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Expression of the Arabidopsis thaliana immune receptor EFR in Medicago truncatula reduces infection by a root pathogenic bacterium, but not nitrogen‐fixing rhizobial symbiosis


Pfeilmeier, Sebastian; George, Jeoffrey; Morel, Arry; Roy, Sonali; Smoker, Matthew; Stransfeld, Lena; Downie, J Allan; Peeters, Nemo; Malone, Jacob G; Zipfel, Cyril (2019). Expression of the Arabidopsis thaliana immune receptor EFR in Medicago truncatula reduces infection by a root pathogenic bacterium, but not nitrogen‐fixing rhizobial symbiosis. Plant Biotechnology Journal, 17(3):569-579.

Abstract

Interfamily transfer of plant pattern recognition receptors (PRRs) represents a promising biotechnological approach to engineer broad‐spectrum, and potentially durable, disease resistance in crops. It is however unclear whether new recognition specificities to given pathogen‐associated molecular patterns (PAMPs) affect the interaction of the recipient plant with beneficial microbes. To test this in a direct reductionist approach, we transferred the Brassicaceae‐specific PRR ELONGATION FACTOR‐THERMO UNSTABLE RECEPTOR (EFR), conferring recognition of the bacterial EF‐Tu protein, from Arabidopsis thaliana to the legume Medicago truncatula. Constitutive EFR expression led to EFR accumulation and activation of immune responses upon treatment with the EF‐Tu‐derived elf18 peptide in leaves and roots. The interaction of M. truncatula with the bacterial symbiont Sinorhizobium meliloti is characterized by the formation of root nodules that fix atmospheric nitrogen. Although nodule numbers were slightly reduced at an early stage of the infection in EFR‐Medicago when compared to control lines, nodulation was similar in all lines at later stages. Furthermore, nodule colonization by rhizobia, and nitrogen fixation were not compromised by EFR expression. Importantly, the M. truncatula lines expressing EFR were substantially more resistant to the root bacterial pathogen Ralstonia solanacearum. Our data suggest that the transfer of EFR to M. truncatula does not impede root nodule symbiosis, but has a positive impact on disease resistance against a bacterial pathogen. In addition, our results indicate that Rhizobium can either avoid PAMP recognition during the infection process, or is able to actively suppress immune signaling.

Abstract

Interfamily transfer of plant pattern recognition receptors (PRRs) represents a promising biotechnological approach to engineer broad‐spectrum, and potentially durable, disease resistance in crops. It is however unclear whether new recognition specificities to given pathogen‐associated molecular patterns (PAMPs) affect the interaction of the recipient plant with beneficial microbes. To test this in a direct reductionist approach, we transferred the Brassicaceae‐specific PRR ELONGATION FACTOR‐THERMO UNSTABLE RECEPTOR (EFR), conferring recognition of the bacterial EF‐Tu protein, from Arabidopsis thaliana to the legume Medicago truncatula. Constitutive EFR expression led to EFR accumulation and activation of immune responses upon treatment with the EF‐Tu‐derived elf18 peptide in leaves and roots. The interaction of M. truncatula with the bacterial symbiont Sinorhizobium meliloti is characterized by the formation of root nodules that fix atmospheric nitrogen. Although nodule numbers were slightly reduced at an early stage of the infection in EFR‐Medicago when compared to control lines, nodulation was similar in all lines at later stages. Furthermore, nodule colonization by rhizobia, and nitrogen fixation were not compromised by EFR expression. Importantly, the M. truncatula lines expressing EFR were substantially more resistant to the root bacterial pathogen Ralstonia solanacearum. Our data suggest that the transfer of EFR to M. truncatula does not impede root nodule symbiosis, but has a positive impact on disease resistance against a bacterial pathogen. In addition, our results indicate that Rhizobium can either avoid PAMP recognition during the infection process, or is able to actively suppress immune signaling.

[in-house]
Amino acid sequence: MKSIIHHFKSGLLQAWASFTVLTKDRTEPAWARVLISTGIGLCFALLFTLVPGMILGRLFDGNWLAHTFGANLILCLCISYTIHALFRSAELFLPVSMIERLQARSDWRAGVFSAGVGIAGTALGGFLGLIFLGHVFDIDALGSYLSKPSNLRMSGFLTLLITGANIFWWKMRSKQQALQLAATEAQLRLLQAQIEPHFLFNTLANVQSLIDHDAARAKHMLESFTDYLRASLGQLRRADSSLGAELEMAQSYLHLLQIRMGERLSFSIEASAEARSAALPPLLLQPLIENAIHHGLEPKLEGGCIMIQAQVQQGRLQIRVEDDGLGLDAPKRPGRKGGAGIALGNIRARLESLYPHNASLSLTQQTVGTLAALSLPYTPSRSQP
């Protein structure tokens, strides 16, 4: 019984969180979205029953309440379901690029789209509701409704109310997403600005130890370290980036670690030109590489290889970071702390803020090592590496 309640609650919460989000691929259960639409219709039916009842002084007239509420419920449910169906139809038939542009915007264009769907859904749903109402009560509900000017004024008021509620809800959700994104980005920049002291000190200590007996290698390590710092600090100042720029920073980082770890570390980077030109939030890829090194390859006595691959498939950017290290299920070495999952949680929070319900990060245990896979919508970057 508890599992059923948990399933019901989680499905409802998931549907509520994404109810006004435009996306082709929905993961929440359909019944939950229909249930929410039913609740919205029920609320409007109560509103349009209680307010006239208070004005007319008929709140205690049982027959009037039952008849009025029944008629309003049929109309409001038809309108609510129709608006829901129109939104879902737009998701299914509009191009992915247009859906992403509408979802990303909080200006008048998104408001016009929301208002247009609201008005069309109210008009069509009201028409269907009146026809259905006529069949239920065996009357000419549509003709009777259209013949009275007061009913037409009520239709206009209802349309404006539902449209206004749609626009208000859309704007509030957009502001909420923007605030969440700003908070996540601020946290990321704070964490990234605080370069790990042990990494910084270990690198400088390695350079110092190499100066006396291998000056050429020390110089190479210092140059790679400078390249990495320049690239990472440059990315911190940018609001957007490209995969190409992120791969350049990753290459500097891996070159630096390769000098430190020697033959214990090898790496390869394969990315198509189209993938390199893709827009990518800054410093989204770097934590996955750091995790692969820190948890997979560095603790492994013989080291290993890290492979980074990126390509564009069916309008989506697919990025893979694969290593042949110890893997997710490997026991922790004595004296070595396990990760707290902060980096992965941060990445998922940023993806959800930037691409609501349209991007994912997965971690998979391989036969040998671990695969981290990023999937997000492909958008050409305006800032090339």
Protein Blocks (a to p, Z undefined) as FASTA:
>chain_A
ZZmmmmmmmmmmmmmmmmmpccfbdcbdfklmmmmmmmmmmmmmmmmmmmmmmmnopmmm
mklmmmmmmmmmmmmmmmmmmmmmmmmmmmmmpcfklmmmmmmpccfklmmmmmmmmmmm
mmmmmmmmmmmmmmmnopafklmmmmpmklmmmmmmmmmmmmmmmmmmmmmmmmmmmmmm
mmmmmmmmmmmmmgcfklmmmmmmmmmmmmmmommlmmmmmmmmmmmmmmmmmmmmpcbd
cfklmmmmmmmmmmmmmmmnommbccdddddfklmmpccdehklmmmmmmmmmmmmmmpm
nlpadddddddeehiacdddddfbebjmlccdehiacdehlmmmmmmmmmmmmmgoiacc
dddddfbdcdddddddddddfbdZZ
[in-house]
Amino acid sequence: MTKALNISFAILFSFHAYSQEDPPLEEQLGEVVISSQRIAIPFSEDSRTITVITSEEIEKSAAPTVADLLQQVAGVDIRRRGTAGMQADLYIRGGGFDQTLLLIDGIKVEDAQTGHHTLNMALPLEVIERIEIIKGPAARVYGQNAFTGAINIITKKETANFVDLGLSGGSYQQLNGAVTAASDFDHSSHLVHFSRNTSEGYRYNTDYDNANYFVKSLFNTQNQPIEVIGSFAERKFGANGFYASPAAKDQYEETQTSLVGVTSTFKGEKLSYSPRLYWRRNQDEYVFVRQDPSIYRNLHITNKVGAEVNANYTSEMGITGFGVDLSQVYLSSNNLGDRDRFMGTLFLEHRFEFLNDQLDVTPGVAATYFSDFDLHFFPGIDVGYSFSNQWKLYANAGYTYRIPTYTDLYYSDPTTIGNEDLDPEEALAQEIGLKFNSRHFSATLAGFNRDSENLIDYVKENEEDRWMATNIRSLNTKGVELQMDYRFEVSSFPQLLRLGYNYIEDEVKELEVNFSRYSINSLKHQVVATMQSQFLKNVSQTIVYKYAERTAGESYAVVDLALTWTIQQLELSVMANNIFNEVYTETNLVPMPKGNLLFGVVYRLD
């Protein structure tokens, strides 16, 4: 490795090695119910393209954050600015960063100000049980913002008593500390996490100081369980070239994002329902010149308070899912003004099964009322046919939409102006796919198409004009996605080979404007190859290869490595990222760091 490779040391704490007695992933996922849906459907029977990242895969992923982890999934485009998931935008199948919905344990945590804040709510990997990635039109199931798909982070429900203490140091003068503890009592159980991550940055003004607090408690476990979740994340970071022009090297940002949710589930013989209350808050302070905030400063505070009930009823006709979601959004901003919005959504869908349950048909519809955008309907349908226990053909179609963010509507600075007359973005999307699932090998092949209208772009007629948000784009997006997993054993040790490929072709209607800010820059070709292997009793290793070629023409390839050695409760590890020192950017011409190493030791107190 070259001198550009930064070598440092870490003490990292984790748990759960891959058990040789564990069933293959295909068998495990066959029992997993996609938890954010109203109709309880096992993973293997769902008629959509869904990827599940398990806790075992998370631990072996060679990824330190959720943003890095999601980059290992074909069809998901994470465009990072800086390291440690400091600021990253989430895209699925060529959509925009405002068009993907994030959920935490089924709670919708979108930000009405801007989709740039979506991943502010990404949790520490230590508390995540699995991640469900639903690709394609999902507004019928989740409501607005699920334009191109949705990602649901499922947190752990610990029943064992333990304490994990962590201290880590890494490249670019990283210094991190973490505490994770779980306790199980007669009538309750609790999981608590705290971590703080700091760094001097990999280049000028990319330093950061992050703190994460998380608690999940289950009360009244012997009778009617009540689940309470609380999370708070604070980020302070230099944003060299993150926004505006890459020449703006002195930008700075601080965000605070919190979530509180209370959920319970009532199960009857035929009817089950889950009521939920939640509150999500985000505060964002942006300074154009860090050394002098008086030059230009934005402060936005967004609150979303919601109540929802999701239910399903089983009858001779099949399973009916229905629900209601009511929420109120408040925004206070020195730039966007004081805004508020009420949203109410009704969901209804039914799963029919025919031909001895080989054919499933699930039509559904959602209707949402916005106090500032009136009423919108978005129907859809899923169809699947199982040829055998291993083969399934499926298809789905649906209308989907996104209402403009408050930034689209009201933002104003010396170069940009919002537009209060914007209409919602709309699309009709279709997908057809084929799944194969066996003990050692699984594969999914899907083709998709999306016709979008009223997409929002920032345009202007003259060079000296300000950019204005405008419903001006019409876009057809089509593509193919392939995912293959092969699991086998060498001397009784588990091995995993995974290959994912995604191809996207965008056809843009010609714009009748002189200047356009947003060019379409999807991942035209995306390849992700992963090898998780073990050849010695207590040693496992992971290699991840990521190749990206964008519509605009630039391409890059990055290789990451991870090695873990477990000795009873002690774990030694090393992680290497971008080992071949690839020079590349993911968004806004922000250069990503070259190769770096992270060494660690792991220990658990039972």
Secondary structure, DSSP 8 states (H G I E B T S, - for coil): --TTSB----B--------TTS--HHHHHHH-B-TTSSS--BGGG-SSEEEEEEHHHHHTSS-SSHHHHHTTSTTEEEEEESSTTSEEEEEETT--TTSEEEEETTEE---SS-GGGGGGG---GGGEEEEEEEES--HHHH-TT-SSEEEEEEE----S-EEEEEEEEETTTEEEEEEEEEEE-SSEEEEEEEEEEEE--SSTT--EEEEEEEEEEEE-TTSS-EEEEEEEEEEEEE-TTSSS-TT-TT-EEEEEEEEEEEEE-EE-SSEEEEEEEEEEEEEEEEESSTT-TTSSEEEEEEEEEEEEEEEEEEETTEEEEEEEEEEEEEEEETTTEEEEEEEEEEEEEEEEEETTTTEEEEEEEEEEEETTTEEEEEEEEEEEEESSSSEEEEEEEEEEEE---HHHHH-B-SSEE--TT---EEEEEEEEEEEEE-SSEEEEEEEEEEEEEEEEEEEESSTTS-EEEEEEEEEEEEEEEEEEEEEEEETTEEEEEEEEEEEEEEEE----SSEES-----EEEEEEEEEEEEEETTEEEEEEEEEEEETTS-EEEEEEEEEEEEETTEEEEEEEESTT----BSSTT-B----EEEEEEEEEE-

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Item Type:Journal Article, refereed, original work
Communities & Collections:07 Faculty of Science > Department of Plant and Microbial Biology
07 Faculty of Science > Zurich-Basel Plant Science Center
Dewey Decimal Classification:580 Plants (Botany)
Language:English
Date:1 March 2019
Deposited On:06 Mar 2019 15:36
Last Modified:25 Sep 2019 00:23
Publisher:Wiley-Blackwell Publishing, Inc.
ISSN:1467-7644
OA Status:Gold
Free access at:Publisher DOI. An embargo period may apply.
Publisher DOI:https://doi.org/10.1111/pbi.12999

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